HIGHER PROGRESSION VELOCITY WITHIN THE BREASTSTROKE CYCLE IS A FEATURE OF ELITE SPECIALIST SWIMMERS
Leblanc, H., Seifert, L., Tourny-Chollet, C., & Chollet, D. (2007). Intra-cyclic distance per stroke phase, velocity fluctuations and acceleration time ratio of a breaststroker's hip: a comparison between elite and non-elite swimmers at different race paces. International Journal of Sports Medicine, 28(2), 140-147.
This study compared the movement phases depicted on intra-cyclic velocity graphs of breaststroke swimmers at two skill levels. Two groups of nine male swimmers were videotaped underwater at three swimming paces corresponding to their actual times for the 200-m, 100-m, and 50-m breaststroke races. Their forward intra-cyclic hip velocity was recorded with a velocity meter. The breaststroke cycle was divided into four phases: leg propulsion, leg-arm lag phase, arm propulsion, and arm and leg recovery. Parameters computed were: an index of velocity fluctuations, the distance covered during each stroke phase, and an acceleration-deceleration time ratio.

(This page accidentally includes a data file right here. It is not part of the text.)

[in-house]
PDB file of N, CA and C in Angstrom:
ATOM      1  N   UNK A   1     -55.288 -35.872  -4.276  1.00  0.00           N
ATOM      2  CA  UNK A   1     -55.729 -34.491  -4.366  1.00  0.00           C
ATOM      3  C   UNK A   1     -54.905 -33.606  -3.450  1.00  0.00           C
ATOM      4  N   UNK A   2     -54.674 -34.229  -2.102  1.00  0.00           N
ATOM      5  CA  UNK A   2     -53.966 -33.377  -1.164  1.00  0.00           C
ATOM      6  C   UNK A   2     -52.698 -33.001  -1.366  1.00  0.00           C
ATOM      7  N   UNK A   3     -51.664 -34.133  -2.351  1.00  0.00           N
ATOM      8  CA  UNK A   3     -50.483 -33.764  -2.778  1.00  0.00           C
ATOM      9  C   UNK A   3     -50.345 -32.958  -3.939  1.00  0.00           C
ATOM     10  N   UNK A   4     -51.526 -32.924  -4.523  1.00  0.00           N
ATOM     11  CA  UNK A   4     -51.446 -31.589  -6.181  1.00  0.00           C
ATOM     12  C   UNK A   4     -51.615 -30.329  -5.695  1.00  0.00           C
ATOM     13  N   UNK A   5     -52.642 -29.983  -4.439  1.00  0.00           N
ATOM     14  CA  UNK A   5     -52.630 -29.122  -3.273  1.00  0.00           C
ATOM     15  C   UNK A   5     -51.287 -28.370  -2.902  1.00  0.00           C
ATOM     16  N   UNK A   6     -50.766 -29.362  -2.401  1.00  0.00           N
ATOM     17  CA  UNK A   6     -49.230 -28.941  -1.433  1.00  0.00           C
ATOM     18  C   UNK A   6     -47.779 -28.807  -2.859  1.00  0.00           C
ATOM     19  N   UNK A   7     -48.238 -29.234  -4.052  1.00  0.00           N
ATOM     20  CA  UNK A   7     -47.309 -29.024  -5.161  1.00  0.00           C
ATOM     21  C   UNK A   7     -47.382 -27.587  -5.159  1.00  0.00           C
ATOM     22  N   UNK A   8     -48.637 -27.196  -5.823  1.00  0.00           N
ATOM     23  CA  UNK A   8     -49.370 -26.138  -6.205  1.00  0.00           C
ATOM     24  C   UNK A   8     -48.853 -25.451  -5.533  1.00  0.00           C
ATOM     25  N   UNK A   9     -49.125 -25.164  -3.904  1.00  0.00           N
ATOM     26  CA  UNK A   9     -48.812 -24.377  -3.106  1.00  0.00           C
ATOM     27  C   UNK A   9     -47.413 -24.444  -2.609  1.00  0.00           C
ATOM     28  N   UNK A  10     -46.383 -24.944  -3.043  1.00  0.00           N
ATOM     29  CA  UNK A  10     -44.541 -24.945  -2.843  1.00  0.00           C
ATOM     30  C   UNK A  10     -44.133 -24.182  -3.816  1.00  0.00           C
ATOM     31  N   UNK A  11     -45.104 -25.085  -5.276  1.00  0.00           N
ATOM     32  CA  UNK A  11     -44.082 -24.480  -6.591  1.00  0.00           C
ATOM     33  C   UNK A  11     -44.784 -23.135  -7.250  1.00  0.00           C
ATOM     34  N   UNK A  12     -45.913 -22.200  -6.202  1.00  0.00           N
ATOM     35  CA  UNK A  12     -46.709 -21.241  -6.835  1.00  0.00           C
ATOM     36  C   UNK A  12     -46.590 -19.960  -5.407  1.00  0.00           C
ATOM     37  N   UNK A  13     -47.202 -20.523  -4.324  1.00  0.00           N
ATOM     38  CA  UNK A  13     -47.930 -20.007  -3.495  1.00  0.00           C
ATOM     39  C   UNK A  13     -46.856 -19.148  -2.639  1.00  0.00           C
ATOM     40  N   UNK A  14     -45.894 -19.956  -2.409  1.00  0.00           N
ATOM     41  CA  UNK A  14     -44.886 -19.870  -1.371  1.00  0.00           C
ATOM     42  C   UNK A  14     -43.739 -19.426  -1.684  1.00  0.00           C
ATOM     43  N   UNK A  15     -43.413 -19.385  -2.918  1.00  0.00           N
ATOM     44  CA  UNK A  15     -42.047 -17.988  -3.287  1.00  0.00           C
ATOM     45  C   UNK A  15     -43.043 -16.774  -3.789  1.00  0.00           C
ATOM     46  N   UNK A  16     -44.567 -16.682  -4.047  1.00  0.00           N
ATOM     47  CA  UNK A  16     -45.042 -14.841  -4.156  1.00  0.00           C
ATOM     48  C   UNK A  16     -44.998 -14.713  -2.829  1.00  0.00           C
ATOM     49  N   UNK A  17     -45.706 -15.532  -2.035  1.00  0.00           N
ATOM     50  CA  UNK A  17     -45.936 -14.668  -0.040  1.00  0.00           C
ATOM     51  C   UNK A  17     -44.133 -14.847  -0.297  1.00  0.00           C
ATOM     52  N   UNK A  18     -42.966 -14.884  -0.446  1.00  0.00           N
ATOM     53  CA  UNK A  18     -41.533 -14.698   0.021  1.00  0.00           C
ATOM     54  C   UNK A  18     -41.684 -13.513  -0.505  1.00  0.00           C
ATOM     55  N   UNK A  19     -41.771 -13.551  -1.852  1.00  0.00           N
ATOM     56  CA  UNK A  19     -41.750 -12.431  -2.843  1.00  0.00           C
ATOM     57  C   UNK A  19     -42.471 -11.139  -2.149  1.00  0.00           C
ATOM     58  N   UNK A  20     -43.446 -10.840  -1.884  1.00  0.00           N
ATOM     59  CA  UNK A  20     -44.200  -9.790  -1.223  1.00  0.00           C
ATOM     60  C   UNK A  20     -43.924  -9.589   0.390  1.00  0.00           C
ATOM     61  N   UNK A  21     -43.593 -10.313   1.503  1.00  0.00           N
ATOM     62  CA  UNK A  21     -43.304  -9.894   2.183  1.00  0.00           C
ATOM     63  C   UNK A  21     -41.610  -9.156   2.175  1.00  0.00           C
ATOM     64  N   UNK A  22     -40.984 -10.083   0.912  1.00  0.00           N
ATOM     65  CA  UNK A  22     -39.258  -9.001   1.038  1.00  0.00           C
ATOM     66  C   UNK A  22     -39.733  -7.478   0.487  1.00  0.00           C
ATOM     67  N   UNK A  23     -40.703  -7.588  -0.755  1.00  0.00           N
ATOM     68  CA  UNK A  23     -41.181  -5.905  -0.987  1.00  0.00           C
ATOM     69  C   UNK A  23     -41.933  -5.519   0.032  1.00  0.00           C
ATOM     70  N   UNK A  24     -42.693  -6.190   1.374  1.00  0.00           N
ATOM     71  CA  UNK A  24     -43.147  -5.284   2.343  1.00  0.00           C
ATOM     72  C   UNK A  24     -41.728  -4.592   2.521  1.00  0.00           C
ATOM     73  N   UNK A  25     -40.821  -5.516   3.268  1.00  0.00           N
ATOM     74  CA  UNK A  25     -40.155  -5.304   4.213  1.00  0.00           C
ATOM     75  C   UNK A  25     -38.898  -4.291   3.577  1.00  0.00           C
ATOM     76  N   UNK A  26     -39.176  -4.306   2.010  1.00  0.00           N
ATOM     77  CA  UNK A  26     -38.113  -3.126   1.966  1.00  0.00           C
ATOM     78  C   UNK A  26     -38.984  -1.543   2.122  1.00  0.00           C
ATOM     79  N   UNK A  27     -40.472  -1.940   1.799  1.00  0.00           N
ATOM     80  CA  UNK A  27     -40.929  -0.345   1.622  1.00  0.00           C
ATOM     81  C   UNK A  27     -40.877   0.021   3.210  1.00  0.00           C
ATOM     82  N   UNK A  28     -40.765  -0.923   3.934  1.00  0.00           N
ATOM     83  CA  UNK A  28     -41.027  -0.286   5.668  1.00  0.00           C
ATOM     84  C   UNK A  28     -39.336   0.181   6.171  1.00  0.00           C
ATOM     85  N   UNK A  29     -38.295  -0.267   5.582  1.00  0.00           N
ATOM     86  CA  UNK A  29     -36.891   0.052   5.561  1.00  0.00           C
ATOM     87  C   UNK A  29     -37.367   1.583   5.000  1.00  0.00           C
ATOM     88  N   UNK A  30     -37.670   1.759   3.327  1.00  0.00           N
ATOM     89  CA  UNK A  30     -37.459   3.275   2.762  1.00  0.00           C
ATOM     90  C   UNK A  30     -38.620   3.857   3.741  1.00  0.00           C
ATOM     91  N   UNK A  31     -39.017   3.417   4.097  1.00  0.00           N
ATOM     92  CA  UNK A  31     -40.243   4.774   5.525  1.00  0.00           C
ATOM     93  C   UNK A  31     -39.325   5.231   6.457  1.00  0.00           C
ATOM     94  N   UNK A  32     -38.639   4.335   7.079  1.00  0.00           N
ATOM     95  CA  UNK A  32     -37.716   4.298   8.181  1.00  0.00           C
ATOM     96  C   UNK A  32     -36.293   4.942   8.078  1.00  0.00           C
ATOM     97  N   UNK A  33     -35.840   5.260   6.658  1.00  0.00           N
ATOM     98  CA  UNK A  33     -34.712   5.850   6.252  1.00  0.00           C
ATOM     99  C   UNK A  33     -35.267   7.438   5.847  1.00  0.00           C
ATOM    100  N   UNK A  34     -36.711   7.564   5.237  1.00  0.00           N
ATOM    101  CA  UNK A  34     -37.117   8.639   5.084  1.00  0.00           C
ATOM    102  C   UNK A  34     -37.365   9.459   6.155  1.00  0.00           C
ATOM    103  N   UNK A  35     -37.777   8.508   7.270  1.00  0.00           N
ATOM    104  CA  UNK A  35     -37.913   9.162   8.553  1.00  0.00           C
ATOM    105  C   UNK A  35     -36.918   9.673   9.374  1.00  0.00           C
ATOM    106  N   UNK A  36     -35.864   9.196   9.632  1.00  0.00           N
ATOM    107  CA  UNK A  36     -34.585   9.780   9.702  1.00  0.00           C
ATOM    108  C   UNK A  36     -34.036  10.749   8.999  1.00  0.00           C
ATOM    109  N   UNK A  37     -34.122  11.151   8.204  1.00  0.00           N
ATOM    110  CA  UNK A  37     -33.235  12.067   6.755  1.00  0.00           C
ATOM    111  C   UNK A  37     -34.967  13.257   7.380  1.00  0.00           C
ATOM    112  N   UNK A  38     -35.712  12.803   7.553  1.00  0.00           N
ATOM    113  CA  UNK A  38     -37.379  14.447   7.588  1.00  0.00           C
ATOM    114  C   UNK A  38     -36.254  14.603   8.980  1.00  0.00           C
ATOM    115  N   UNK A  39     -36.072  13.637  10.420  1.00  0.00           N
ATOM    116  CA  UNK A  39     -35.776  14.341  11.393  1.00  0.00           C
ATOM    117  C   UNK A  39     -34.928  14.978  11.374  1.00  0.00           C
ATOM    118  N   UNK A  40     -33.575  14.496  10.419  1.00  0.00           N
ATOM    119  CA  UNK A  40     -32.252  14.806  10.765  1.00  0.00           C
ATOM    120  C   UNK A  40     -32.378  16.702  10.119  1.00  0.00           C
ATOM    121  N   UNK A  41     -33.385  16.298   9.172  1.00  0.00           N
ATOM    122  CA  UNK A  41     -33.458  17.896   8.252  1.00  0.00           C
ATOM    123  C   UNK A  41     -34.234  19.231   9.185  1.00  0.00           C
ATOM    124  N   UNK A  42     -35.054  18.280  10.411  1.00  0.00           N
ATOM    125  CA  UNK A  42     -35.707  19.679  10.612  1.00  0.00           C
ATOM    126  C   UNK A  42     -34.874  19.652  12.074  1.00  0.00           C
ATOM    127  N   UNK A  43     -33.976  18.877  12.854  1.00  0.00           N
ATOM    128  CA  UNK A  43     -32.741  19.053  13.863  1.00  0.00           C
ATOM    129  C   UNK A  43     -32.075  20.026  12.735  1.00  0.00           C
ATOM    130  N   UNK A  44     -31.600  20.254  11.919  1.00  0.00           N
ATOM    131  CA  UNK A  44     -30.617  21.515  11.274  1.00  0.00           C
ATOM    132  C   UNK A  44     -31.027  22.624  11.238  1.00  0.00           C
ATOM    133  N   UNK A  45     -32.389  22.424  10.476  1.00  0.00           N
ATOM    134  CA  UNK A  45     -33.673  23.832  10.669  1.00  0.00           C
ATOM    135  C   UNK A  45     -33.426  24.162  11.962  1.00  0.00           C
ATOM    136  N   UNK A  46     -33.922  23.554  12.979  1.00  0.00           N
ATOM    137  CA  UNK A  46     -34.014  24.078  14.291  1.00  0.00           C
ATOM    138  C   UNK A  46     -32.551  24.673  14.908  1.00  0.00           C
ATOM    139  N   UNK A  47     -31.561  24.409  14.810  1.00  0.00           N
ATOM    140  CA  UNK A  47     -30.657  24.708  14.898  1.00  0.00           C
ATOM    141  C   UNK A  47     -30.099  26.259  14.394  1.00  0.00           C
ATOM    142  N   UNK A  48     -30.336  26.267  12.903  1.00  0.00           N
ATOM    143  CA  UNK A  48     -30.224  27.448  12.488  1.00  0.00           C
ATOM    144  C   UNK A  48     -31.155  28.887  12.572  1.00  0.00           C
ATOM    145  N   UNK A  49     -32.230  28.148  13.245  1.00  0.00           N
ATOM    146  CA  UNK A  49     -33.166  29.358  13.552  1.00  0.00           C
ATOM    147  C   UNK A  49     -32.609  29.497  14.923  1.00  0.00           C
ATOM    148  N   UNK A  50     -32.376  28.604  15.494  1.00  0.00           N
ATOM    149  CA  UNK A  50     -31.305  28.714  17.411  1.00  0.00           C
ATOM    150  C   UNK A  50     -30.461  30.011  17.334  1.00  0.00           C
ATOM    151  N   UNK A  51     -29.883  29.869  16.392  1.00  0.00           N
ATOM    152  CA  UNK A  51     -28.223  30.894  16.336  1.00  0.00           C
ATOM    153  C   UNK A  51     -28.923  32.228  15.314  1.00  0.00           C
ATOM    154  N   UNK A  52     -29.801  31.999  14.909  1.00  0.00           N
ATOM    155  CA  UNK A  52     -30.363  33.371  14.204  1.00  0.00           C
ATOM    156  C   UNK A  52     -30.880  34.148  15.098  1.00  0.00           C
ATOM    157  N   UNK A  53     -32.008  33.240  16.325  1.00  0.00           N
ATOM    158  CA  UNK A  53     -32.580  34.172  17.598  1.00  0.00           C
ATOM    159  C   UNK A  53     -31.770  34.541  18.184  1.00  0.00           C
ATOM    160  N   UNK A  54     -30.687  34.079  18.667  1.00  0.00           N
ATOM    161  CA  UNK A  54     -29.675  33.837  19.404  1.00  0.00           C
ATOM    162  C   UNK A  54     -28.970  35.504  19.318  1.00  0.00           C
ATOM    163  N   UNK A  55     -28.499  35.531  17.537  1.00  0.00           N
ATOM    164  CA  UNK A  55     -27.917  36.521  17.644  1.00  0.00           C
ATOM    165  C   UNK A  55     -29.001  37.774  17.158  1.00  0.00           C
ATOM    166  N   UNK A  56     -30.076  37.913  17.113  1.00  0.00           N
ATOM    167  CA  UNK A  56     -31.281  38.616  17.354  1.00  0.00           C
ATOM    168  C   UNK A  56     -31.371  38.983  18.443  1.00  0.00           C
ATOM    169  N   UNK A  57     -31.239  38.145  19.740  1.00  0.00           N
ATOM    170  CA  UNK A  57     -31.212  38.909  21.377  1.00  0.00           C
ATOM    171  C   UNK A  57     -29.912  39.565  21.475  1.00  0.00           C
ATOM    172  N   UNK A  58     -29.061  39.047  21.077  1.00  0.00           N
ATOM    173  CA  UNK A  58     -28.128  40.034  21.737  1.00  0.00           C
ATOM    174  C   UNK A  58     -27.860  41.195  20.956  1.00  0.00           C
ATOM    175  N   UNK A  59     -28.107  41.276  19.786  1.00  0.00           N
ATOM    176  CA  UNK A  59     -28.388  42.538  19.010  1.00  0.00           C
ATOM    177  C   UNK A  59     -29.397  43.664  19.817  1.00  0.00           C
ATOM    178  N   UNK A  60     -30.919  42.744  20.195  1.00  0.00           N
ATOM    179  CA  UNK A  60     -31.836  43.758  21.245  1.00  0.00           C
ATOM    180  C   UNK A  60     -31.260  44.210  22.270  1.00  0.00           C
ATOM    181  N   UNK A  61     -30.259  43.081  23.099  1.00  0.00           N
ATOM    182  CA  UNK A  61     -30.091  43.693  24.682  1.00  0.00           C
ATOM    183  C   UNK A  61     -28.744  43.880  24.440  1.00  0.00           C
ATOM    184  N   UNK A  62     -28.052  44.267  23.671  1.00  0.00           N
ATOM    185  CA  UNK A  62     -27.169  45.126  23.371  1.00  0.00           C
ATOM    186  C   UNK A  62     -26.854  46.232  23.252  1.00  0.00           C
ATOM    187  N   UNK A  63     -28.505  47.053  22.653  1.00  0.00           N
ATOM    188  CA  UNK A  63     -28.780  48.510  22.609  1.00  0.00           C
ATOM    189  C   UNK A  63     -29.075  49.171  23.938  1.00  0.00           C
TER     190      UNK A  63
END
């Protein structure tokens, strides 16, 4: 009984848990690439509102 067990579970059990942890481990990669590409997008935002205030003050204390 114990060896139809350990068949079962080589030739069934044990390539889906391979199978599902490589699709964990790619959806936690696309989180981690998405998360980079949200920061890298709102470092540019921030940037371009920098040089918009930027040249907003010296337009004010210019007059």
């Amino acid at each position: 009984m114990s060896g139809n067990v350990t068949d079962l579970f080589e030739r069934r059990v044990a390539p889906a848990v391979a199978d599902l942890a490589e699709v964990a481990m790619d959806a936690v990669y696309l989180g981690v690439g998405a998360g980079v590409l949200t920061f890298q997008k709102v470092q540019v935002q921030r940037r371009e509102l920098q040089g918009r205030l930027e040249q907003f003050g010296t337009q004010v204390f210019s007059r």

In both groups of swimmers, when race pace increased the distance covered during the leg-arm lag phase decreased, while the other phases remained stable. When expressed in relative values, the percentage of distance covered during the leg-arm lag phase decreased [the time spent doing little associated with propulsion decreased]. In non-elite swimmers, the percentage of distance covered in the other stroke phases increased significantly, while only a tendency was noted in the elite group. Elite swimmers demonstrated a higher acceleration-deceleration time ratio at the 50-m pace than at their 100-m and 200-m paces. Elite swimmers had higher values for the index of velocity fluctuations and acceleration-deceleration time ratio.
Implication. Breaststroke swimming levels are discriminated by the ability to generate higher progression velocities within the stroke.
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